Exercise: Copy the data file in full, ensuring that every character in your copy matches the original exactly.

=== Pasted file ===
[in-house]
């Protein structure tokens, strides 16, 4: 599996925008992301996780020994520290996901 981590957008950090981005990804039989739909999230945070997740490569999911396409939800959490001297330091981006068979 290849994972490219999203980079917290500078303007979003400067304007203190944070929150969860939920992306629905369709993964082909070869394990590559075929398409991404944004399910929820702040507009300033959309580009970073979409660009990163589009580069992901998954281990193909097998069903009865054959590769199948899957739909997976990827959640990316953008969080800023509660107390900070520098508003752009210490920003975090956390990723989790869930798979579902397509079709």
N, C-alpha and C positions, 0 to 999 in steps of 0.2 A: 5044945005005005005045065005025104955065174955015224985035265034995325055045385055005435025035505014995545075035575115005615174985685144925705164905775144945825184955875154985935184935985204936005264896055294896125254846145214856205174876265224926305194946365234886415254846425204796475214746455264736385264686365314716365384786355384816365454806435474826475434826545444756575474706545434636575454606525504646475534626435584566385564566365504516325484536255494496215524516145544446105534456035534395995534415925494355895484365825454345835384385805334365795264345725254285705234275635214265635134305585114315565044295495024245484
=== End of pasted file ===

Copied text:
[in-house]
């Protein structure tokens, strides 16, 4: 599996925008992301996780020994520290996901 981590957008950090981005990804039989739909999230945070997740490569999911396409939800959490001297330091981006068979 290849994972490219999203980079917290500078303007979003400067304007203190944070929150969860939920992306629905369709993964082909070869394990590559075929398409991404944004399910929820702040507009300033959309580009970073979409660009990163589009580069992901998954281990193909097998069903009865054959590769199948899957739909997976990827959640990316953008969080800023509660107390900070520098508003752009210490920003975090956390990723989790869930798979579902397509079709």
N, C-alpha and C positions, 0 to 999 in steps of 0.2 A: 5044945005005005005045065005025104955065174955015224985035265034995325055045385055005435025035505014995545075035575115005615174985685144925705164905775144945825184955875154985935184935985204936005264896055294896125254846145214856205174876265224926305194946365234886415254846425204796475214746455264736385264686365314716365384786355384816365454806435474826475434826545444756575474706545434636575454606525504646475534626435584566385564566365504516325484536255494496215524516145544446105534456035534395995534415925494355895484365825454345835384385805334365795264345725254285705234275635214265635134305585114315565044295495024245484